Namibia: Action Galore Awaits Namibian Sports

FOLLOWING several memorable performances during an enthralling 2019, the country's sports stars are expected to be in the thick of the action again this year.

The Namibian Sport pinpoints some prominent happenings to look out for in the coming months.

GEMS

The Desert Jewels are keen to build on a successful end to 2019, says Netball Namibia vice president: marketing and public relations Rebekka Goagoses.

The decision to spurn the Africa Netball Cup in favour of competition M1 Nations Cup in Singapore proved to be a master stroke that paid off handsomely for Namibian netball.

Namibia went through the tournament - featuring hosts Singapore, Republic of Ireland, Papua New Guinea, Botswana and Cook Islands - unbeaten to claim their maiden major international title.

"We remain hopeful, positive and optimistic, and believe that nothing is impossible if you have the drive and determination despite the financial challenges we are facing," Goagoses said.

"Having said that, we once again are appealing to the corporate world for financial contributions to assist us in realising this dream.

Preparations are key to any winning formula and plans are underway to ensure the team is ready for the African Netball Championship, Debmarine Pent Series, MI Nations Cup and 2021 Netball World Youth (under-21) Cup qualifiers.

The annual senior regional championships are also in the pipeline.

"We are indeed going to be busy and our expectations are to prepare the under 21 team adequately to go and compete in Uganda for a spot at the world stage. It will be milestone for us to see our feeder team at that level," said Goagoses.

"In the same vein our hopes and dreams are to also prepare the senior team with all those tournaments/championships to gain exposure, experience and tactics to be able to secure a spot at the world showpiece in Cape Town in 2023," she added.

SOARING EAGLES

Namibia's Eagles are looking forward to making their presence felt at the big bash in Australia in October. Namibia will return to a global cricket tournament for the first time since 2003 after securing qualification to the T20 World Cup in spectacular fashion.

Their qualification hopes appeared unrealistic after back-to-back defeats in their opening two matches at the T20WorldCup qualifier in Dubai. However, five games and five wins later, they booked their ticket to Australia.

Before taking up their spot in the eight-team 'first round' at the World Cup, Namibia host Netherlands between 21 March and 1 April; then face Scotland in Nepal (20-30 April); and tour the Netherlands to play against Oman, Netherlands and USA (18-30 June).

From 2-11 July, Namibia have ODI tri-series in Scotland against Scotland and Nepal before hosting PNG and USA in September.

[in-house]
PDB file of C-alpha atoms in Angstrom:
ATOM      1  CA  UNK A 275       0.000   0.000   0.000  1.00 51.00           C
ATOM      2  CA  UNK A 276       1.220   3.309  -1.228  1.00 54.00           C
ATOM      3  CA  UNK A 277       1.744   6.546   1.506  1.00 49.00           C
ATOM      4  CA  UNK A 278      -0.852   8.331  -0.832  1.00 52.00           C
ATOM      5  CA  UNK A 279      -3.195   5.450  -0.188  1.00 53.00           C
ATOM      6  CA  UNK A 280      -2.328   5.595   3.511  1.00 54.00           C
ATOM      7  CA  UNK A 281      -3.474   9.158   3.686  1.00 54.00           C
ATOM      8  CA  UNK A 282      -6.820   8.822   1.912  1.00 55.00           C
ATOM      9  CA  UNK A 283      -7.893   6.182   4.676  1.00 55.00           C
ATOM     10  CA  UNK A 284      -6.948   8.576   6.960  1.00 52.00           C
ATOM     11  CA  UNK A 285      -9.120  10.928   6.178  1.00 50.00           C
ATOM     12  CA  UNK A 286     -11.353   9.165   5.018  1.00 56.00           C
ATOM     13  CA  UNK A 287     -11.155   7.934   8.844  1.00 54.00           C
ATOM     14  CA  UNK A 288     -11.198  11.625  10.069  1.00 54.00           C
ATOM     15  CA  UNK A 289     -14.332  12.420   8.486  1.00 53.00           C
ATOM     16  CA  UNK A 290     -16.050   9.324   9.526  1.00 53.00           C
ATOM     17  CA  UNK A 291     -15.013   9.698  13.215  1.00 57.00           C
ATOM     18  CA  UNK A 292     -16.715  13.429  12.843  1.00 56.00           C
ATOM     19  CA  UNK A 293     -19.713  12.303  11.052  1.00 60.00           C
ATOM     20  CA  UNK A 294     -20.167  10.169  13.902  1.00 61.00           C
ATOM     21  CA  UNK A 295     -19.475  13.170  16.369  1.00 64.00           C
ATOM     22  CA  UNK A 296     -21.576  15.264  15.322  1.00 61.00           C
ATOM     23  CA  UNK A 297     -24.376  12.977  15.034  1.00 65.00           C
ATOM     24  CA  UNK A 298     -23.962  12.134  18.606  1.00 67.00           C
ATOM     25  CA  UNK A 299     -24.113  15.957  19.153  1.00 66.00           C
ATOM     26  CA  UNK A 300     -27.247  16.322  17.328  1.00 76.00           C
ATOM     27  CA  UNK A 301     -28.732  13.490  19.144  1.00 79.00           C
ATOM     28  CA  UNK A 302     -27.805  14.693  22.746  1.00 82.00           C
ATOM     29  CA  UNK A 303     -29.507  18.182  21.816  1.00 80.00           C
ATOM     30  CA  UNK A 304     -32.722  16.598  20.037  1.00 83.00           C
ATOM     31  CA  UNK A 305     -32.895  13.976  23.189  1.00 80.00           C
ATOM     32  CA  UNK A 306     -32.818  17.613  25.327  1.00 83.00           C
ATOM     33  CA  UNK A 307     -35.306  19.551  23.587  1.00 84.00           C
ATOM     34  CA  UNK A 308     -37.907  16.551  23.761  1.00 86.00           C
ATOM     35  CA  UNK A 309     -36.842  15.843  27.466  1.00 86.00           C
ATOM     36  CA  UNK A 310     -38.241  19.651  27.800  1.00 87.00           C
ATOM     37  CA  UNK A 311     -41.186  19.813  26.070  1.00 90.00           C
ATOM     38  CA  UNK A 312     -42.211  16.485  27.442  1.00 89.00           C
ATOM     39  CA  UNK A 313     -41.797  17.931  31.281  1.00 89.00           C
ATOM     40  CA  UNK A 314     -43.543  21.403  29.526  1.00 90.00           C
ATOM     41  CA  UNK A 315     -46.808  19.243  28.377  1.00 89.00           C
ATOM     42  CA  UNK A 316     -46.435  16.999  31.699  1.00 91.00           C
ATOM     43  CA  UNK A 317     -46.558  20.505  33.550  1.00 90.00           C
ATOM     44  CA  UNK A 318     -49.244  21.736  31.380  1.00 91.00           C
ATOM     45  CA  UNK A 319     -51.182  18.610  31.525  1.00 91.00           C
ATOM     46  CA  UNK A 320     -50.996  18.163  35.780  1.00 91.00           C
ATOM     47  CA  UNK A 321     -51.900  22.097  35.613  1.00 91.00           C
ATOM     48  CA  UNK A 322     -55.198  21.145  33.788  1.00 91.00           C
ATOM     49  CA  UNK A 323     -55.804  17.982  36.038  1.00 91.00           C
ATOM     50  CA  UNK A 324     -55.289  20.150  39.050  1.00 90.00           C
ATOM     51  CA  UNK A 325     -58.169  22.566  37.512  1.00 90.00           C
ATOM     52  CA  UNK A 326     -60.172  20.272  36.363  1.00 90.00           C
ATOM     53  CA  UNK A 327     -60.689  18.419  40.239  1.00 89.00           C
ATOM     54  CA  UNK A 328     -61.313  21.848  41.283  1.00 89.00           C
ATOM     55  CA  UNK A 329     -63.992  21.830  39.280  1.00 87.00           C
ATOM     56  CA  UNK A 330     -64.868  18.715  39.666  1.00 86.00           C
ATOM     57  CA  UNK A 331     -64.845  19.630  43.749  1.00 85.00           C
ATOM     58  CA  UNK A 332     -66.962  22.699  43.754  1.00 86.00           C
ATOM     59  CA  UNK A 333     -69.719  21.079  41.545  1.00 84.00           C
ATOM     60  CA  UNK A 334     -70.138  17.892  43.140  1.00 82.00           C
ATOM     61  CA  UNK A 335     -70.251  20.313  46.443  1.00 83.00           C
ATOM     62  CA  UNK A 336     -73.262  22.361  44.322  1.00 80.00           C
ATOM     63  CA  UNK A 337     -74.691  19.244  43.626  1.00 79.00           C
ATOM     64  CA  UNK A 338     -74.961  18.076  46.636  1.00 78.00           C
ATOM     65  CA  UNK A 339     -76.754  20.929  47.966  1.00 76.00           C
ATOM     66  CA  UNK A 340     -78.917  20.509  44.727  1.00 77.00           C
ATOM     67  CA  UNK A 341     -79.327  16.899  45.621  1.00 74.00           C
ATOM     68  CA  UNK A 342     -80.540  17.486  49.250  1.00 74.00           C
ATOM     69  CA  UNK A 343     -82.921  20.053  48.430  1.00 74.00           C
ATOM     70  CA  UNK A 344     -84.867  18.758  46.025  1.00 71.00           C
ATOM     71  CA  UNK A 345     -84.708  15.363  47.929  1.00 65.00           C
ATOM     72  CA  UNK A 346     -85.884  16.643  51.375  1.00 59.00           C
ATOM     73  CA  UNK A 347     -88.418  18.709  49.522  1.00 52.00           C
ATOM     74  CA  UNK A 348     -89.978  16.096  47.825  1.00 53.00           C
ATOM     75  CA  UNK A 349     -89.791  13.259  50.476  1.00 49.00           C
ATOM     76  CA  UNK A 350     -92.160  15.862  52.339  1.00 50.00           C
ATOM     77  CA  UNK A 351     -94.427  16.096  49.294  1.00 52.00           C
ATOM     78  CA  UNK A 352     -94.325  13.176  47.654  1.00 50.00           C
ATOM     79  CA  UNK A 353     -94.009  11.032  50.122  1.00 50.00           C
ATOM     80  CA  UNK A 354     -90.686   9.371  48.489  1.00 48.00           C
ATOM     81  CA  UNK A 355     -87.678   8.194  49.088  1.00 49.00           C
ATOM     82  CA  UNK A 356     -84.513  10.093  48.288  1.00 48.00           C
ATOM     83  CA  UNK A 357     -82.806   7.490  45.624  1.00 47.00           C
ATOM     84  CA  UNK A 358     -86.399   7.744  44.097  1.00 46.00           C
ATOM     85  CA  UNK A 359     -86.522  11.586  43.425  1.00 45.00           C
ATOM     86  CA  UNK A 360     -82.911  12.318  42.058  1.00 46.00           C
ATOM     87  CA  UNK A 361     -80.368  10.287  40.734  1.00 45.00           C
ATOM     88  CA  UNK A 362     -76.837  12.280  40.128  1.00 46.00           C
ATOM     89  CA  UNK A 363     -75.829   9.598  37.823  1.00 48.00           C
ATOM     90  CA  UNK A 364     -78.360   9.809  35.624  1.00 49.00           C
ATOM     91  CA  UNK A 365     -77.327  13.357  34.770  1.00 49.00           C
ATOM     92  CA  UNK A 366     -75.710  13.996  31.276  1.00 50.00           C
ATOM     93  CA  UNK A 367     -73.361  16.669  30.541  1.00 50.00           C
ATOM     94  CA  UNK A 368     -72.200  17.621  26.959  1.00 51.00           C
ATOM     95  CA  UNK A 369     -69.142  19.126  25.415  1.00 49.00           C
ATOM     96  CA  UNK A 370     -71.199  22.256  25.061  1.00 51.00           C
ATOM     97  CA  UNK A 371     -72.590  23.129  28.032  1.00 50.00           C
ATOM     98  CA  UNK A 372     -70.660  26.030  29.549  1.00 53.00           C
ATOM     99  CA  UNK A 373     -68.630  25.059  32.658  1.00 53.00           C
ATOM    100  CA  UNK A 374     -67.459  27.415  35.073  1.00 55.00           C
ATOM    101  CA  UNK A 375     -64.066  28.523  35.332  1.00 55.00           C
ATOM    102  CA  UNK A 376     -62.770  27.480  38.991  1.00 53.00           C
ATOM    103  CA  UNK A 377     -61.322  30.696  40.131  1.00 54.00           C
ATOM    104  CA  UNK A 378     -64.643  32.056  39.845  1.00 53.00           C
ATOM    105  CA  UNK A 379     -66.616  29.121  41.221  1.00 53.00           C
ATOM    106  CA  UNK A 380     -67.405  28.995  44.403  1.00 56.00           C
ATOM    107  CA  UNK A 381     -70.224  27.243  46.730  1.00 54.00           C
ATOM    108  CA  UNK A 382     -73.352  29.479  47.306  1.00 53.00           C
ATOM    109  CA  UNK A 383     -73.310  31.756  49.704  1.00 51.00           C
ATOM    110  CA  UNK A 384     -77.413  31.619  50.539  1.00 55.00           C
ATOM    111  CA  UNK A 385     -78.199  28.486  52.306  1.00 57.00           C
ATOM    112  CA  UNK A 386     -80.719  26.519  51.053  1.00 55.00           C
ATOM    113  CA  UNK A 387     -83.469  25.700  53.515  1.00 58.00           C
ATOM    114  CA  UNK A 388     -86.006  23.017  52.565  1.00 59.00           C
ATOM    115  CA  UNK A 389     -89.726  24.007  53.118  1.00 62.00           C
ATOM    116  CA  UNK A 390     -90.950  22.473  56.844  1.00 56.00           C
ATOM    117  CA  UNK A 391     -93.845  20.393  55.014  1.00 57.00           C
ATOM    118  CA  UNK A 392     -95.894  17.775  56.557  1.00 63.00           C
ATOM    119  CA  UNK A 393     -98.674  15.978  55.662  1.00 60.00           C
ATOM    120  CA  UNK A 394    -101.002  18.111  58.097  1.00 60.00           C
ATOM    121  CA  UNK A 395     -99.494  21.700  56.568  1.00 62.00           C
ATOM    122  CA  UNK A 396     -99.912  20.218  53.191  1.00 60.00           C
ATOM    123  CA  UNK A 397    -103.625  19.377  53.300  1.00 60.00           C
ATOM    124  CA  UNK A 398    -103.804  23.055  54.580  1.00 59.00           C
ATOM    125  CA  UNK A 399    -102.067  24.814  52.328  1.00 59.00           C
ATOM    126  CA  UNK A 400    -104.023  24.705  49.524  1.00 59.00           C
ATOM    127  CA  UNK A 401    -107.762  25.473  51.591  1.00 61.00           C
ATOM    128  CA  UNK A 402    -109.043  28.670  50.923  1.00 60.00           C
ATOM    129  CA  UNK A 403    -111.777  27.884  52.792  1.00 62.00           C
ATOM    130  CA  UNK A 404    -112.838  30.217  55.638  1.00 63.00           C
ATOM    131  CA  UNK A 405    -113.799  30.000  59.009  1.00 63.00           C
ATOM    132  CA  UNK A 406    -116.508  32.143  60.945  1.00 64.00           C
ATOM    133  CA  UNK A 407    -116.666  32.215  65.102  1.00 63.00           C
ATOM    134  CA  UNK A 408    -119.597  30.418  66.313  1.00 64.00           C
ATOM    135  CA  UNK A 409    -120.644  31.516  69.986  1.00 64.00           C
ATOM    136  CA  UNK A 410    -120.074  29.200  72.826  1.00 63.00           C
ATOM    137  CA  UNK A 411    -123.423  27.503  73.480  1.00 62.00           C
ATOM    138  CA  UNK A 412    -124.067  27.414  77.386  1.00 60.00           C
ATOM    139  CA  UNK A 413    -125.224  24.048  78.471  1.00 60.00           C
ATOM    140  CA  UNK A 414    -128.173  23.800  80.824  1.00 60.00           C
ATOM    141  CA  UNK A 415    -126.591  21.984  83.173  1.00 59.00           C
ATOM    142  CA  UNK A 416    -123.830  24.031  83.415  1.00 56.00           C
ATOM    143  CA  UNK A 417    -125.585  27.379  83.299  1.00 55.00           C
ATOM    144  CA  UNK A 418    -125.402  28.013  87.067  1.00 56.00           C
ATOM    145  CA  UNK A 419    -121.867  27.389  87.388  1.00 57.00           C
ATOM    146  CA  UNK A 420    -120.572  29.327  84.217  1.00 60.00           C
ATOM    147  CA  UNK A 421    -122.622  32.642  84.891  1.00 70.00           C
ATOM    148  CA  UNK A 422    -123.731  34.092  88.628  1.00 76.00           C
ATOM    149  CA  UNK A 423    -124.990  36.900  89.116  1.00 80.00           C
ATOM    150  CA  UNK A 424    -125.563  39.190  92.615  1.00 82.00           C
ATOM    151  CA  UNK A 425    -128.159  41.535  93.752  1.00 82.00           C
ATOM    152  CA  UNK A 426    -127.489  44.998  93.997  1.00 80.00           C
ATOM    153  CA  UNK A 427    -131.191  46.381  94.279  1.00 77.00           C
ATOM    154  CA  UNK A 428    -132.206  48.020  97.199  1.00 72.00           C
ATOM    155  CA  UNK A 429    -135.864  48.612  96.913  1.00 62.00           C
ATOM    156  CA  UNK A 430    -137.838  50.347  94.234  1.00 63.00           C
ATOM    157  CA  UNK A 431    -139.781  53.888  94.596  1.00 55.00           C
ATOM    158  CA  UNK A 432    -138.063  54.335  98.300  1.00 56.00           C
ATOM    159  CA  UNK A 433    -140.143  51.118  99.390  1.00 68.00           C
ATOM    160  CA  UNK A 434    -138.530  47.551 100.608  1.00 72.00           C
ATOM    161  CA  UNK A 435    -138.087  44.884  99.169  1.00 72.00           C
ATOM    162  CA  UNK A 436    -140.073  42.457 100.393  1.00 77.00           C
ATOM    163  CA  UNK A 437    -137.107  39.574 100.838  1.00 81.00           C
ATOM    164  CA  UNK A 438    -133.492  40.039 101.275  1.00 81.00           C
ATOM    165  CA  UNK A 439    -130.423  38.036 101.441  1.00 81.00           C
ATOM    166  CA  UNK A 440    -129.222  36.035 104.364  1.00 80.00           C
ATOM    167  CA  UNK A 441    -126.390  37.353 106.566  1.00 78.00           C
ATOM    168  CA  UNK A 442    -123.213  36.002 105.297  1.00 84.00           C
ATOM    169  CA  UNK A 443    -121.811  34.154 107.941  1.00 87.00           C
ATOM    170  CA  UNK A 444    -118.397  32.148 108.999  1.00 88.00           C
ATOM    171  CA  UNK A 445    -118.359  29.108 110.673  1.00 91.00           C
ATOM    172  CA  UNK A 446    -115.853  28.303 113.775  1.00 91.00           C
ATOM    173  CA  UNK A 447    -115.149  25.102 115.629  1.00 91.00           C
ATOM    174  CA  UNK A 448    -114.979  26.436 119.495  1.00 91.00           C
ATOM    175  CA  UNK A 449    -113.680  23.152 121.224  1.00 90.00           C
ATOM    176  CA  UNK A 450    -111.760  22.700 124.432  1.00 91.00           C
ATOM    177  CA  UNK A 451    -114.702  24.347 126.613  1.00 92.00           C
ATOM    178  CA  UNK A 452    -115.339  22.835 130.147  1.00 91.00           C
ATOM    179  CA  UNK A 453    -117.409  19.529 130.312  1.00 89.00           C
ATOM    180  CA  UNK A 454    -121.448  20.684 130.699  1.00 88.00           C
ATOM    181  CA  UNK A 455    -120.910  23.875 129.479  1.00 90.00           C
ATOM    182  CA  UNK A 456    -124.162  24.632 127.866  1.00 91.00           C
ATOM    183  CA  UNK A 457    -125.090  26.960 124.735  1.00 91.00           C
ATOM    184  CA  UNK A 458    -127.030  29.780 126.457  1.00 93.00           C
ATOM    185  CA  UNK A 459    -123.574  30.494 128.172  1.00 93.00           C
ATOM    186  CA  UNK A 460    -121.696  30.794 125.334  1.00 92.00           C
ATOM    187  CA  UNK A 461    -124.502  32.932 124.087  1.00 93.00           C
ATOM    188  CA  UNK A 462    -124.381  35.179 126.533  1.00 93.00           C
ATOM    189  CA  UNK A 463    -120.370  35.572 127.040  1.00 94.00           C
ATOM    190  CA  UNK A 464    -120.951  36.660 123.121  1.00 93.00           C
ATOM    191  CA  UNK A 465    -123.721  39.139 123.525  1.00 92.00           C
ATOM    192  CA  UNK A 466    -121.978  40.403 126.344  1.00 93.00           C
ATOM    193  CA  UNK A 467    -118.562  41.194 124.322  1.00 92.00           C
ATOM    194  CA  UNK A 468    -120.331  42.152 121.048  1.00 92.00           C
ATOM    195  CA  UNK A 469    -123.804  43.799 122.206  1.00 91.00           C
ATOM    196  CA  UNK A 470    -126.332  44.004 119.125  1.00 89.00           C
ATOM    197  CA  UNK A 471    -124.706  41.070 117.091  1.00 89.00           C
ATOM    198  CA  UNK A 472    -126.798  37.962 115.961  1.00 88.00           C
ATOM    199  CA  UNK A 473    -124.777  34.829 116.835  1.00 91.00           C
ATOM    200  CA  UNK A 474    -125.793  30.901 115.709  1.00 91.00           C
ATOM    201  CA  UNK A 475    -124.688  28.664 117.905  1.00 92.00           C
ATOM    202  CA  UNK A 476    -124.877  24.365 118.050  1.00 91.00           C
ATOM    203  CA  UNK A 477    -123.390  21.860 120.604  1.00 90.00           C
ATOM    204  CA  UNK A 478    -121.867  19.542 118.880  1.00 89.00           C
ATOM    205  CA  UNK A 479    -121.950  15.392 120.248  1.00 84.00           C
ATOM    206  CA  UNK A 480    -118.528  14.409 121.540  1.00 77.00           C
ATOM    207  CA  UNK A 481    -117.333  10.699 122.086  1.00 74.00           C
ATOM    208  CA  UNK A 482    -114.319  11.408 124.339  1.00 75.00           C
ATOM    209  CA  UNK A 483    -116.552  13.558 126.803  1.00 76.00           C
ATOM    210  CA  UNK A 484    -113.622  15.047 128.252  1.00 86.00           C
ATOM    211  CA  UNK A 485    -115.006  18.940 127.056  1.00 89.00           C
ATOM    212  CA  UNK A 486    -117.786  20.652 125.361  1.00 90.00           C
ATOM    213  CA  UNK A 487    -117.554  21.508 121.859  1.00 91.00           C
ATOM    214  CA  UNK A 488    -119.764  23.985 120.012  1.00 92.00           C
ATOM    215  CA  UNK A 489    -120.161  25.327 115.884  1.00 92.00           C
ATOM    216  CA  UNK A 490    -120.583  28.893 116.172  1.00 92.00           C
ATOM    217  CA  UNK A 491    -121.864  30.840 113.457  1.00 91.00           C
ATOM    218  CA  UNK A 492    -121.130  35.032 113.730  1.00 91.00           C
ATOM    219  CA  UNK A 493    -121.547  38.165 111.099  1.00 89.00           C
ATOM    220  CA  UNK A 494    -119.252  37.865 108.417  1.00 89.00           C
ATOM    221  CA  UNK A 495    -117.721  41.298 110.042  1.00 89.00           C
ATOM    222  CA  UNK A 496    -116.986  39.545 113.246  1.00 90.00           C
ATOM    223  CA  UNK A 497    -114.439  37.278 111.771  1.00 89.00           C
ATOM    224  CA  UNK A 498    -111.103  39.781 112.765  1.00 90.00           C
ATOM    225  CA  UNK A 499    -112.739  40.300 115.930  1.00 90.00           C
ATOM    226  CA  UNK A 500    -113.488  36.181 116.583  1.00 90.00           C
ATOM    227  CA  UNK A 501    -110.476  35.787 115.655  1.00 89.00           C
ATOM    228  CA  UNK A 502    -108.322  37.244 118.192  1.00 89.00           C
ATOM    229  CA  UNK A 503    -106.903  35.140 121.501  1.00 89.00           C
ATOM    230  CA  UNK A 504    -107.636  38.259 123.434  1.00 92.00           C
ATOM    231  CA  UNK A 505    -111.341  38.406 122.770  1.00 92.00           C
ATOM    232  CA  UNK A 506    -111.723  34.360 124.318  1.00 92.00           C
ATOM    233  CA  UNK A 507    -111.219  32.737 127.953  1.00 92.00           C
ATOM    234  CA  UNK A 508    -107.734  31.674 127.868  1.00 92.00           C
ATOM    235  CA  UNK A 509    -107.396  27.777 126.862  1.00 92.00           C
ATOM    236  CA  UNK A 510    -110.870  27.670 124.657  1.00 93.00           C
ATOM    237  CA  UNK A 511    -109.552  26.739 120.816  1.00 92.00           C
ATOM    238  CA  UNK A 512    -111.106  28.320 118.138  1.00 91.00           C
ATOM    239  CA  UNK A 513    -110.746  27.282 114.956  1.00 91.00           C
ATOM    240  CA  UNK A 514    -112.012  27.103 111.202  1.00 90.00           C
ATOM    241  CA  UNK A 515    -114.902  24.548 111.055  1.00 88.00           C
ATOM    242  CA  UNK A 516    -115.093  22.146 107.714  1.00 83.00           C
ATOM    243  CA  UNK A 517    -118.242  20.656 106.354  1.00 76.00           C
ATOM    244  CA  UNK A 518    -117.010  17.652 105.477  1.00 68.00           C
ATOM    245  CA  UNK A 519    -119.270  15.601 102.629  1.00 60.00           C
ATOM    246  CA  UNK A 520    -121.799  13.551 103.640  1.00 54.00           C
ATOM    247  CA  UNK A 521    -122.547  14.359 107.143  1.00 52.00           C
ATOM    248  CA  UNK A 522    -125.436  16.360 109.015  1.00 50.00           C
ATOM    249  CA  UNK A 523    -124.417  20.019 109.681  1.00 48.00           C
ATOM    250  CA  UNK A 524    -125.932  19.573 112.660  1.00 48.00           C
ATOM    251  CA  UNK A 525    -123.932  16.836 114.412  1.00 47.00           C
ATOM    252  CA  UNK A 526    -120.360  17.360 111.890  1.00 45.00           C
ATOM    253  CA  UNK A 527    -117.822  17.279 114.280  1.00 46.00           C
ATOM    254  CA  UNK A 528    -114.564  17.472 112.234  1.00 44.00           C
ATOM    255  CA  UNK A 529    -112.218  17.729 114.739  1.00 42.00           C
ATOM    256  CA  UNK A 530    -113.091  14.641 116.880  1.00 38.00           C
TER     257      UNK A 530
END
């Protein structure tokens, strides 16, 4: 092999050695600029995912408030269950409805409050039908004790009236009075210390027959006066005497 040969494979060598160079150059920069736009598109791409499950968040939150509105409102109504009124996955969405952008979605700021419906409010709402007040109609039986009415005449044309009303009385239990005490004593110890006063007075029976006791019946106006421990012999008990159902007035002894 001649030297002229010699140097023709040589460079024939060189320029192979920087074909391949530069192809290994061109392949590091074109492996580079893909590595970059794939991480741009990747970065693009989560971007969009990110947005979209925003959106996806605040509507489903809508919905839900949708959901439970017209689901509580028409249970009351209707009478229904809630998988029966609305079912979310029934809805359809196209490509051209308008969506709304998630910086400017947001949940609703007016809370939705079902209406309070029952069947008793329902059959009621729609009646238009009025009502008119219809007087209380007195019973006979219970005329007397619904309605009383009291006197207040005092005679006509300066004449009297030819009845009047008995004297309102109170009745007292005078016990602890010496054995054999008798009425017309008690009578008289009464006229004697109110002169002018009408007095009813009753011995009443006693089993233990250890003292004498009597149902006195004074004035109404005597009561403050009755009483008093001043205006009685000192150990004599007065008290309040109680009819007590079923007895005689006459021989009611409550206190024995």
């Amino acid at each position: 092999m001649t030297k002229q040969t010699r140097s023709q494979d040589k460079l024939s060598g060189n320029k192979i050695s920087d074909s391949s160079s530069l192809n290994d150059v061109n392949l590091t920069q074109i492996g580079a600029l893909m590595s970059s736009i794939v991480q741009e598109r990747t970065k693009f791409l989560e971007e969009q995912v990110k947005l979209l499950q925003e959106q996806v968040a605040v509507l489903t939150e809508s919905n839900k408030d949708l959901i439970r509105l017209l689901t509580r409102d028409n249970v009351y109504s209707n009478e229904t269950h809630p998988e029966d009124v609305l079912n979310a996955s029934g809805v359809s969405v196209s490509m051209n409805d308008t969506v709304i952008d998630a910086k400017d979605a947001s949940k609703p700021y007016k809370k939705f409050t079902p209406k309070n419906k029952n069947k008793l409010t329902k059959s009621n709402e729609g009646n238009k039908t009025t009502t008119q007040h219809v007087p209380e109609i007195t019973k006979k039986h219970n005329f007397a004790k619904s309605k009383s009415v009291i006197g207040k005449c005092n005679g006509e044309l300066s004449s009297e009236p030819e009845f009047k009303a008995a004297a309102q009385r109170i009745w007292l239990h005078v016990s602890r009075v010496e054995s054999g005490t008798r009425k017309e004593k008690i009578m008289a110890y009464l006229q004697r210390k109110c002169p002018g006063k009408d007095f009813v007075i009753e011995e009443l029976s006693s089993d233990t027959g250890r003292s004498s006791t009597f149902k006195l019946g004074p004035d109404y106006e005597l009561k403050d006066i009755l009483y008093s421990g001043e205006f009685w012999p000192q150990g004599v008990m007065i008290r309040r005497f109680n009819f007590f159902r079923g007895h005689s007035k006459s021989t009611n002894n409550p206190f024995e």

NEW BROOMS

Having stabilised operations at Football House, the Fifa Normalisation for Namibia has one more task to fulfil, the primary objective of their mandate.

Next month, they oversee the Namibia Football Association congress where a new substantive leadership will be elected to reactivate a dormant domestic football scene.

The Brave Warriors will be looking to pick up the pieces from their underwhelming 2019 Africa Cup of Nations adventure with improved showings in qualifiers for the 2021 edition and 2022 Fifa World Cup.

They also have the African Nations Championship set for April in Cameroon to look forward to.

OLYMPIC HOPES

Helalia Johannes heads to the Tokyo Olympic Games as one of a handful of genuine medal prospects for Namibia, the other being amateur boxer Jonas Junias Jonas and Paralympic leading lights Johannes Nambala and Ananias Shikongo.

Veteran runner Johannes had an exceptional 2019, highlighted by bagging bronze in the Iaaf World Championships women's marathon in Doha, Qatar. That success, coupled with her storming runs at the Spar Grand Prix title in South Africa, puts her among those expected to contest for honours in Tokyo.

Her durability in stifling heat is a quality that many of her more fancied rivals did not possess in Doha.

Jonas, who still has qualifiers to contend with, will be on a redemption mission after his unsavoury experience four years ago in Rio de Janerio where he was detained for over six months over allegations of rape.

Nambala won gold in the men's T13 400m and bronze for 100m at the Para Athletics World Championship in November. He will look to use that winning momentum to aid his Olympic quest.

Meanwhile, veteran sprinter Shikongo will hope that he rediscovers his form in time for the Tokyo Games after an underwhelming outing in Dubai.

Shikongo was Namibia's most outstanding athlete at Rio, bringing home a gold and two bronze medals. Nambala weighed in with two silver medals.

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